Genotyping, generation and proteomic profiling of the first human autosomal dominant osteopetrosis type II-specific induced pluripotent stem cells.

Stem Cell Res Ther 2019 Aug 14;10(1):251. Epub 2019 Aug 14.

Clinical Medical Research Center of The Second Clinical Medical College, Jinan University, Shenzhen People's Hospital, No.1017, Dongmen North Road, Luohu District, Shenzhen, 518020, China.

Background: Autosomal dominant osteopetrosis type II (ADO2) is a rare human genetic disease that has been broadly studied as an important osteopetrosis model; however, there are no disease-specific induced pluripotent stem cells (ADO2-iPSCs) that may be valuable for understanding the pathogenesis and may be a potential source of cells for autologous cell-based therapies.

Methods: To generate the first human ADO2-iPSCs from a Chinese family with ADO2 and to identify their characteristics, blood samples were collected from the proband and his parents and were used for genotyping by whole-exome sequencing (WES); the urine-derived cells of the proband were reprogrammed with episomal plasmids that contained transcription factors, such as KLF4, OCT4, c-MYC, and SOX2. The proteome-wide protein quantification and lysine 2-hydroxyisobutyrylation detection of the ADO2-iPSCs and normal control iPSCs (NC-iPSCs) were performed by high-resolution LC-MS/MS and bioinformatics analysis.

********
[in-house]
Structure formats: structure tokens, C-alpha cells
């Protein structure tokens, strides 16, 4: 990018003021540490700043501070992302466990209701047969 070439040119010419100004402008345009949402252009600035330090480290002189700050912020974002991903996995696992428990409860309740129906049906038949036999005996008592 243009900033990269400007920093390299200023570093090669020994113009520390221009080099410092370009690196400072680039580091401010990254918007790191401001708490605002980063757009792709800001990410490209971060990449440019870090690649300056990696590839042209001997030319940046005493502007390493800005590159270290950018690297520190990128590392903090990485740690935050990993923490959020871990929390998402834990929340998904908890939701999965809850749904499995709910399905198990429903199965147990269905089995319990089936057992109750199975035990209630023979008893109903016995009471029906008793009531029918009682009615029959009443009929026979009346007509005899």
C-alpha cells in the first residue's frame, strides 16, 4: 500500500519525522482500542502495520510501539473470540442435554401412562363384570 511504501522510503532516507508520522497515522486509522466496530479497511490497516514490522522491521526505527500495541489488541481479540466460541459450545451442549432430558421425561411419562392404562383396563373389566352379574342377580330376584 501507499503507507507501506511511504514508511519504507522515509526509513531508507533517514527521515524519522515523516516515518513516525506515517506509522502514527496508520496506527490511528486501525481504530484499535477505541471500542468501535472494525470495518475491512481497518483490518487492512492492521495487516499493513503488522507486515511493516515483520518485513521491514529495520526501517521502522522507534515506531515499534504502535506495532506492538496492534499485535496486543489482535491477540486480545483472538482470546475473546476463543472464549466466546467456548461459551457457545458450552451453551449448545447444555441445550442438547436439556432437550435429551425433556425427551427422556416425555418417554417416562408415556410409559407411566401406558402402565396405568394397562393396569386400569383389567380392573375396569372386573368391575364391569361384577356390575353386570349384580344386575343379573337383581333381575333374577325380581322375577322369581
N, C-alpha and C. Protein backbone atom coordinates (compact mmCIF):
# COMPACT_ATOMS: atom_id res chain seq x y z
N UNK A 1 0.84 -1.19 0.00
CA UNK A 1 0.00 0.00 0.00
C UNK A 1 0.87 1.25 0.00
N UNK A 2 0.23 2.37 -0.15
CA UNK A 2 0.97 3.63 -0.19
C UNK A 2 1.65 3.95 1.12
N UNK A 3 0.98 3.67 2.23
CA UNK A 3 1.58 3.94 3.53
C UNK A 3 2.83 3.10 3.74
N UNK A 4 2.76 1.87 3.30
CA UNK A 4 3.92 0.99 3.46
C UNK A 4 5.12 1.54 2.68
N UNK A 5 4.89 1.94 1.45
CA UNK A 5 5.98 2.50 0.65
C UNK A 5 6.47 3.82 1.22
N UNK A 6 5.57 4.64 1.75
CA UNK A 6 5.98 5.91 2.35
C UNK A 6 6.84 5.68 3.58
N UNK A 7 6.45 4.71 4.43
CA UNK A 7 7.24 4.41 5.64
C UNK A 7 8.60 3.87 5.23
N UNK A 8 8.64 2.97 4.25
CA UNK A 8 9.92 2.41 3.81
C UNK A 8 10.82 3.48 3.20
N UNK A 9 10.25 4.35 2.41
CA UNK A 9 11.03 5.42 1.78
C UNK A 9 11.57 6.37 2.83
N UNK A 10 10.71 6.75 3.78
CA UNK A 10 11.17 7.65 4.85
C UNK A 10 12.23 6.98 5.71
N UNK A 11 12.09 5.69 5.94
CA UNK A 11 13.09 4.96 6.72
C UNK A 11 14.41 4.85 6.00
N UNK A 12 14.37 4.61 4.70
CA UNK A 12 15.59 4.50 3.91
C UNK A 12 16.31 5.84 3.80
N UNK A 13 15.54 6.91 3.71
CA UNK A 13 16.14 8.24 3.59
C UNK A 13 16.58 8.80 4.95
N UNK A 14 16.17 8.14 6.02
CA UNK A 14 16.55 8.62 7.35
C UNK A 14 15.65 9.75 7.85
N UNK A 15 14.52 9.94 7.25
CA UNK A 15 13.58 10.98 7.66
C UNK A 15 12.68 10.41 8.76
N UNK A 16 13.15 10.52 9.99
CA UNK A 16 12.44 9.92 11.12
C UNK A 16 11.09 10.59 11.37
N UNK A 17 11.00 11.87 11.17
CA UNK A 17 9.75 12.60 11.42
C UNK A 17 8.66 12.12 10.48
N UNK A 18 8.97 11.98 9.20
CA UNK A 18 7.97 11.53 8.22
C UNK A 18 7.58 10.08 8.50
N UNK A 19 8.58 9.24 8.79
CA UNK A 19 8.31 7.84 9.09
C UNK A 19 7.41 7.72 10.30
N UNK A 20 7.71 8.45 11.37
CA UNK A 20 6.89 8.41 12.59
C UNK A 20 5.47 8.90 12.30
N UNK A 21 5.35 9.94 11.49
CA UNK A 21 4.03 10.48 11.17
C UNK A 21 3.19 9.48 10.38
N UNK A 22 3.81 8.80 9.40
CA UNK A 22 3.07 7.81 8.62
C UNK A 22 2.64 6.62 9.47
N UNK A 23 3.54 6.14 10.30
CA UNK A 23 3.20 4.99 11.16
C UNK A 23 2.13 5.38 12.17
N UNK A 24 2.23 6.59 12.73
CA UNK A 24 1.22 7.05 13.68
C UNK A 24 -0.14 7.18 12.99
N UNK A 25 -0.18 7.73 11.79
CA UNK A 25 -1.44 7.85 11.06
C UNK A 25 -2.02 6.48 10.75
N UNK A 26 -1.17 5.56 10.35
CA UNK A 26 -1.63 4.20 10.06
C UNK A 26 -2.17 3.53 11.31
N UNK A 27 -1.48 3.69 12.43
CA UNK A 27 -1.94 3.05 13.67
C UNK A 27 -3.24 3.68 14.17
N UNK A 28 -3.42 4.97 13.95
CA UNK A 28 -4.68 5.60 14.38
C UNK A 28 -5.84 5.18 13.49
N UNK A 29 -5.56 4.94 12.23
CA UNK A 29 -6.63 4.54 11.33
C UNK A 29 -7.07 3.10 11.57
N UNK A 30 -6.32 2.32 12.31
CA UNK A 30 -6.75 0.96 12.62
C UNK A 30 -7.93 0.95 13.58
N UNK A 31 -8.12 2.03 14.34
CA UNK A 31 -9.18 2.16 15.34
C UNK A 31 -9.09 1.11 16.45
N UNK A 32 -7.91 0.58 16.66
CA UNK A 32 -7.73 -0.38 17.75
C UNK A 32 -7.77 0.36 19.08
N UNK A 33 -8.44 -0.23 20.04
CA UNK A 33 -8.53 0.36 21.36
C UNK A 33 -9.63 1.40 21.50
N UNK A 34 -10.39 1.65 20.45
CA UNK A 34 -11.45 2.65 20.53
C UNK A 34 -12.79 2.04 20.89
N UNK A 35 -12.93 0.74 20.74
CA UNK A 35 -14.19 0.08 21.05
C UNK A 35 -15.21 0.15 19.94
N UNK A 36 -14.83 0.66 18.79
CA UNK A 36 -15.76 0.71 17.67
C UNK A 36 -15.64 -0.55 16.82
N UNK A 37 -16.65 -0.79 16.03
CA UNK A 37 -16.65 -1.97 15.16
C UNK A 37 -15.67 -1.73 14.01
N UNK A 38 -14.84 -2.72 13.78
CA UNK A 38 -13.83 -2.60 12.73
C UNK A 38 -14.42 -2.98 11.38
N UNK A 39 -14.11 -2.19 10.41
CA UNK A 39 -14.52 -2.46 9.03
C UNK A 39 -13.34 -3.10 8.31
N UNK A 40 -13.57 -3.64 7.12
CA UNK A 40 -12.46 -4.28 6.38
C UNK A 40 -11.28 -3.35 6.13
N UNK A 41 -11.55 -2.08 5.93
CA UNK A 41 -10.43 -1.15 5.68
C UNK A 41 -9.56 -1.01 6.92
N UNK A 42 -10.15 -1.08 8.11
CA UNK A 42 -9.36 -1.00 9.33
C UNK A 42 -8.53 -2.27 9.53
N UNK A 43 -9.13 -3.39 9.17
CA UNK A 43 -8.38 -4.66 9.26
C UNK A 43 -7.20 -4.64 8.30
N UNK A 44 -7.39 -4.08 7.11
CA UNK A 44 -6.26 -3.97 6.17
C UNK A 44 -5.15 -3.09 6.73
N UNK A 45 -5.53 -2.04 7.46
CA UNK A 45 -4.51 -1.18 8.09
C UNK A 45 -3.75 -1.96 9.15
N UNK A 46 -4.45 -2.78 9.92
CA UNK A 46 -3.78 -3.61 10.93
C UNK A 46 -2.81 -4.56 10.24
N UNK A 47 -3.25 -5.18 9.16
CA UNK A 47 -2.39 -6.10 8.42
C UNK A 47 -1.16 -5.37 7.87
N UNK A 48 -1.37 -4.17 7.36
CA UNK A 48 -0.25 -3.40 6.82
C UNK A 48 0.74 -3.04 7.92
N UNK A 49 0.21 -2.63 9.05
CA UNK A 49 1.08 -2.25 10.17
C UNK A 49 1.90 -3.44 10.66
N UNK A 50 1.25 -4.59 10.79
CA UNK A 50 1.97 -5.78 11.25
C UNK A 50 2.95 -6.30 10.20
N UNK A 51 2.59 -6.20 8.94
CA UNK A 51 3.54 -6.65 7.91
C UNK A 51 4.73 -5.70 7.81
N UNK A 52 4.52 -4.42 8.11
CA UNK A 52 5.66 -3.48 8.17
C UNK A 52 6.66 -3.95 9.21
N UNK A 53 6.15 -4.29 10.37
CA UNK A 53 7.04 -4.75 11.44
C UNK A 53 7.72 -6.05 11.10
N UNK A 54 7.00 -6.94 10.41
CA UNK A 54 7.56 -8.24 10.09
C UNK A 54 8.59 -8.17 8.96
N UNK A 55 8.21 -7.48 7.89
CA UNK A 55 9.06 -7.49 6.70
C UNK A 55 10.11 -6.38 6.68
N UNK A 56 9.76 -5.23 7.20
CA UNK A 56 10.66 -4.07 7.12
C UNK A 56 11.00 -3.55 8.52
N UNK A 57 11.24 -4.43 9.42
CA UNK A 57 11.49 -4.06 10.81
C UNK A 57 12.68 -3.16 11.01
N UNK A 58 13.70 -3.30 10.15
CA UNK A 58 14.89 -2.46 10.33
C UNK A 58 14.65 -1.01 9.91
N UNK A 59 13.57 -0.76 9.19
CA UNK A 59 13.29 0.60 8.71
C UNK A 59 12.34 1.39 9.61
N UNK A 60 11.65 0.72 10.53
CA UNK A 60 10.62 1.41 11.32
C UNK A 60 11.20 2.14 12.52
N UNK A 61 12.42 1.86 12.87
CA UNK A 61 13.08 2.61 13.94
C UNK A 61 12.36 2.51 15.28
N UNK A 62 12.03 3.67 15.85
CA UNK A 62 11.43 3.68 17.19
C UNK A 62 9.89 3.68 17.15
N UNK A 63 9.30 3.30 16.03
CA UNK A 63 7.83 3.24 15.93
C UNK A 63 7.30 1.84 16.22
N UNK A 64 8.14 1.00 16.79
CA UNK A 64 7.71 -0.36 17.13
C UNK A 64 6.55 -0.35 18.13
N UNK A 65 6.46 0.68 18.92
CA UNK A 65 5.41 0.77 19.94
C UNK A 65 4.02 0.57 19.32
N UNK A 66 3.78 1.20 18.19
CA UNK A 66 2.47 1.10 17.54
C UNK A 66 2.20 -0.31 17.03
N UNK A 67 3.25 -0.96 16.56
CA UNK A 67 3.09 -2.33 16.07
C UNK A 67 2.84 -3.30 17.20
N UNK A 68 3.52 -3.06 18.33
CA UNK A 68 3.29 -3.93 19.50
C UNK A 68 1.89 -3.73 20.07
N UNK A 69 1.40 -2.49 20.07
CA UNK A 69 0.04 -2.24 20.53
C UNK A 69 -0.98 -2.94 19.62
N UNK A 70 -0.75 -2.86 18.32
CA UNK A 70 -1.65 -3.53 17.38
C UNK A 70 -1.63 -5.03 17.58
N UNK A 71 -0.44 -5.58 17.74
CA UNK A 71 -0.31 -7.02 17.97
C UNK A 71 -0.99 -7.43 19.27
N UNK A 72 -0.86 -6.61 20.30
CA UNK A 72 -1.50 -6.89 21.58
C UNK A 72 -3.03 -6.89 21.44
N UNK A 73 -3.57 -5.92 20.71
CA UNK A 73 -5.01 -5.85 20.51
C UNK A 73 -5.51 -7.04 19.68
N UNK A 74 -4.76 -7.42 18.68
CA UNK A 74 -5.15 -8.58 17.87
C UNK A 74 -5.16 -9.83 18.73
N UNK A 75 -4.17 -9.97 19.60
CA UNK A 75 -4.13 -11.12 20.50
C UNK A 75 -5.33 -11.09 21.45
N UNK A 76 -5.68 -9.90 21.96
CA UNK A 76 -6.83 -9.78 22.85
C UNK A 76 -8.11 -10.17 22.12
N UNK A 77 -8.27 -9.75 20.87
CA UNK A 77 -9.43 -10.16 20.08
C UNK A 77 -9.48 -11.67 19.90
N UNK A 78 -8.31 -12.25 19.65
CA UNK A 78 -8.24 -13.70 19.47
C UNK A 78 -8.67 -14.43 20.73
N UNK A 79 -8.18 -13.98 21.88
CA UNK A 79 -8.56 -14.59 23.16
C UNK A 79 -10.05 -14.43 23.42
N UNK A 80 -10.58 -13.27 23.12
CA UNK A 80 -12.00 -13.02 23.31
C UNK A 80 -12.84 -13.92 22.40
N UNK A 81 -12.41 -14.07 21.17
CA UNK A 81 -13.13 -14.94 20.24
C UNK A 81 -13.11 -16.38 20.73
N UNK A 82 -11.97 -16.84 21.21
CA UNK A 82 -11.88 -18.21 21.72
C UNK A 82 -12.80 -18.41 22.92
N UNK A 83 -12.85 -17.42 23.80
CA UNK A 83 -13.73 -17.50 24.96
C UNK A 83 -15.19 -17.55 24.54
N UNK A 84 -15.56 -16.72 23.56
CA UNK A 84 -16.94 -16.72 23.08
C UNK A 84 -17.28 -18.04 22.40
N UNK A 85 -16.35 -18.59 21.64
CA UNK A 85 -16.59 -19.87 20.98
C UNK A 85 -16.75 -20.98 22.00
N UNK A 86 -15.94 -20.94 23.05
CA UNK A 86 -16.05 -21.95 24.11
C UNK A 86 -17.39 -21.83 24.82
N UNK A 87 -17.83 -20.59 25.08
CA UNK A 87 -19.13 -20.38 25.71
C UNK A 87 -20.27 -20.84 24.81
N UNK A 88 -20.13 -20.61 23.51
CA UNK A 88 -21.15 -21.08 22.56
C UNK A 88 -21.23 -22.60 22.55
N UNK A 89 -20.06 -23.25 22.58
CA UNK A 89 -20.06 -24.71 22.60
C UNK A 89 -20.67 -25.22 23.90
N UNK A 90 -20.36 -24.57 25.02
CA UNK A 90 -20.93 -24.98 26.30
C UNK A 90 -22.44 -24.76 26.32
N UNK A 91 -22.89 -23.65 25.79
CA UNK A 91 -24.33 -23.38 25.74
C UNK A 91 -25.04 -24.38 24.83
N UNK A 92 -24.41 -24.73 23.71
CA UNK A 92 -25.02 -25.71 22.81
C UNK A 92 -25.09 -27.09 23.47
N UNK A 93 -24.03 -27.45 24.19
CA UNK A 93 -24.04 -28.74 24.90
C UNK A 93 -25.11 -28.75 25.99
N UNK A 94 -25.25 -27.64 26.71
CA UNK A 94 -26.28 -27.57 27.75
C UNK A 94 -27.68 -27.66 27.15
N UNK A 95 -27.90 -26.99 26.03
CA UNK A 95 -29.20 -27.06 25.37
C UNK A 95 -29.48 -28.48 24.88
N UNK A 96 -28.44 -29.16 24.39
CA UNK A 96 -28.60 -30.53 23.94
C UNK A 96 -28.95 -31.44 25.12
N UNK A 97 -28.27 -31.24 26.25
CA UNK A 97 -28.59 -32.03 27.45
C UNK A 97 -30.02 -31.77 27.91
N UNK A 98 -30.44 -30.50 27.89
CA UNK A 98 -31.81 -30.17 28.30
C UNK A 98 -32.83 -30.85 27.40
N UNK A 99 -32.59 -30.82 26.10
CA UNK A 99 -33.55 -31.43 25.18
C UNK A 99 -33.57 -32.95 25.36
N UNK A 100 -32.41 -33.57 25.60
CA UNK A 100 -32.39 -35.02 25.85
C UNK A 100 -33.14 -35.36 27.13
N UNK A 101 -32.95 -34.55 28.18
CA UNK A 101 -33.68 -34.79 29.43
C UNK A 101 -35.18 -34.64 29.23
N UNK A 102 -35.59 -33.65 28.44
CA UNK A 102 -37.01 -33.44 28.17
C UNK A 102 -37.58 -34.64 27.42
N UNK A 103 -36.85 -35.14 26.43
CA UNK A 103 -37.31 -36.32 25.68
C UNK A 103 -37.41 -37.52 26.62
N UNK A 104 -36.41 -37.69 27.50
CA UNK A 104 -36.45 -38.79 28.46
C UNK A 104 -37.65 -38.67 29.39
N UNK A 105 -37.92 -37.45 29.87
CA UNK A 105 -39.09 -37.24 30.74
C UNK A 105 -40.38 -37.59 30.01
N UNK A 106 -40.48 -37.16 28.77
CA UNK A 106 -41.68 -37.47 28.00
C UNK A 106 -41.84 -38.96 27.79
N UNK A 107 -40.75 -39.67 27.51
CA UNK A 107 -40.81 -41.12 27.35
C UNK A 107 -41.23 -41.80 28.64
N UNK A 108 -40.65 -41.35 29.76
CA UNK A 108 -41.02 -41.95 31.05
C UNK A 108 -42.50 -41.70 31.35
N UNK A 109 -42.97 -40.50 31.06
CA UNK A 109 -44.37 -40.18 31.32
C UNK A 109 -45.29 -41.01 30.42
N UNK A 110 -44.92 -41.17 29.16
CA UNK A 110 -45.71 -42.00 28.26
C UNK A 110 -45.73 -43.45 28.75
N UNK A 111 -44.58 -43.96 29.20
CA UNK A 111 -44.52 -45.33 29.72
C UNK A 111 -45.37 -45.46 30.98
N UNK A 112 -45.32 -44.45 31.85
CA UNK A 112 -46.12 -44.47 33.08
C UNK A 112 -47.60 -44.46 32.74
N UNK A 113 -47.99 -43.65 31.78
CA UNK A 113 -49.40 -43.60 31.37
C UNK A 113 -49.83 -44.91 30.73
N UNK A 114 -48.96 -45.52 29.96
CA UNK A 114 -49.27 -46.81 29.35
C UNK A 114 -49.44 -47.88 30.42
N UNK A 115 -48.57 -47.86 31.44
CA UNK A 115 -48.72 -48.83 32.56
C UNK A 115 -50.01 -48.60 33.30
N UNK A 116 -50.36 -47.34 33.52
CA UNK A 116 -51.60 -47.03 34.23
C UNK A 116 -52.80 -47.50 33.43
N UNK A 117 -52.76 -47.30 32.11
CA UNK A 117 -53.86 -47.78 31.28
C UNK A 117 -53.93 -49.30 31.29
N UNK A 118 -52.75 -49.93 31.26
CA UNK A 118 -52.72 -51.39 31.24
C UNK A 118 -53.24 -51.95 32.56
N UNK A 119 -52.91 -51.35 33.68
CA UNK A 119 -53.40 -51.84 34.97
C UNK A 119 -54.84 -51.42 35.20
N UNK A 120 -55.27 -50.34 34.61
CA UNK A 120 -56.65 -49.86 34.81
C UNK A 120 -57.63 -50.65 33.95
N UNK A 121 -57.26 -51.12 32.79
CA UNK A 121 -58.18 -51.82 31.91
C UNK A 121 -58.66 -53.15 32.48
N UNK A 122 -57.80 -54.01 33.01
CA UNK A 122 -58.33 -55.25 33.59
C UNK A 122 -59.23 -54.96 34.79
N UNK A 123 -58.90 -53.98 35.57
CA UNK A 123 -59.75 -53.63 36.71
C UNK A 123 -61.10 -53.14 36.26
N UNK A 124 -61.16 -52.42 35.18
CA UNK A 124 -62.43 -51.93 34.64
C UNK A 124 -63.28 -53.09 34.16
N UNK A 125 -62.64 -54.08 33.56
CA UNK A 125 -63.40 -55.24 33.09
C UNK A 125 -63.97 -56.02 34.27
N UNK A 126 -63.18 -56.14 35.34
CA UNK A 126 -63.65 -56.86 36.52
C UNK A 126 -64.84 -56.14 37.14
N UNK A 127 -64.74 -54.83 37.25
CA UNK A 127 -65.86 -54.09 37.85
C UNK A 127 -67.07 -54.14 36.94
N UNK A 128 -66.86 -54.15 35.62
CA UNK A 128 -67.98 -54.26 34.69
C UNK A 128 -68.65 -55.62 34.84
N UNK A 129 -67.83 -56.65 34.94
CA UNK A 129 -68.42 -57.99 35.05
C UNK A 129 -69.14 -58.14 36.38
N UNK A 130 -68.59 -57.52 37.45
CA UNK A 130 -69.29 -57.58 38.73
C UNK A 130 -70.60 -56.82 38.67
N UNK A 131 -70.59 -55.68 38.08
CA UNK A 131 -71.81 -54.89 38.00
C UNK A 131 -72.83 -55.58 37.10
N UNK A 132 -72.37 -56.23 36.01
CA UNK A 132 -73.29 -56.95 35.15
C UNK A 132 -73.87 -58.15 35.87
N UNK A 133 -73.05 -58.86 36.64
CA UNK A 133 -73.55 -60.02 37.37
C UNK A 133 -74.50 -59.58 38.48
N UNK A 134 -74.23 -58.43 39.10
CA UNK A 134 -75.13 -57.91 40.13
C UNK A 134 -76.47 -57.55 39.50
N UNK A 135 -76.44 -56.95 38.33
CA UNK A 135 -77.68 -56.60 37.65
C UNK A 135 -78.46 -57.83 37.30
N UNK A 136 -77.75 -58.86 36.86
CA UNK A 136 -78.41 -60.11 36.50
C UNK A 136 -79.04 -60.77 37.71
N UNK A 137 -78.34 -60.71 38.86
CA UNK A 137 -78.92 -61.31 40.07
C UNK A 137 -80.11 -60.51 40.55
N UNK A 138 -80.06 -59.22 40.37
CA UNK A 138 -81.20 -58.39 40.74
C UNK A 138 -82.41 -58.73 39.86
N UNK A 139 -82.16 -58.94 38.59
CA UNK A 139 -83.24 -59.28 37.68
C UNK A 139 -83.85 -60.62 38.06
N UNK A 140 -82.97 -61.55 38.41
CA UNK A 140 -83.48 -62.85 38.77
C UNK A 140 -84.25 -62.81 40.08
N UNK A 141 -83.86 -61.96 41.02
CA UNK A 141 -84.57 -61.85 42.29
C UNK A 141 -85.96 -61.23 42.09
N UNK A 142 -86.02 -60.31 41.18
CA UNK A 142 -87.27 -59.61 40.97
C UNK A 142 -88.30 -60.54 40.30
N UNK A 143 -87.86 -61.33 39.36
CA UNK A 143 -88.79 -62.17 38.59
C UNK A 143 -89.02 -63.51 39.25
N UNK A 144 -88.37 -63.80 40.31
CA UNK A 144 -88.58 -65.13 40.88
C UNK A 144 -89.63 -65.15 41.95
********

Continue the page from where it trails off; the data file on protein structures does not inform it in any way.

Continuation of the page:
Results: WES with filtering strategies identified a mutation in CLCN7 (R286W) in the proband and his father, which was absent in the proband's mother and the healthy controls; this was confirmed by Sanger sequencing. The ADO2-iPSCs were successfully generated, which carried a normal male karyotype (46, XY) and the mutation of CLCN7 (R286W); the ADO2-iPSCs positively expressed alkaline phosphatase and other surface markers; and no vector and transgene were detected. The ADO2-iPSCs could differentiate into all three germ cell layers, both in vitro and in vivo. The proteomic profiling revealed similar expression of pluripotency markers in the two cell lines and identified 7405 proteins and 3664 2-hydroxyisobutyrylated peptides in 1036 proteins in the ADO2-iPSCs.

Conclusions: Our data indicated that the mutation CLCN7 (R286W) may be a cause of the osteopetrosis family. The generated vector-free and transgene-free ADO2-iPSCs with known proteomic characteristics may be valuable for personalized and cell-based regenerative medicine in the future.

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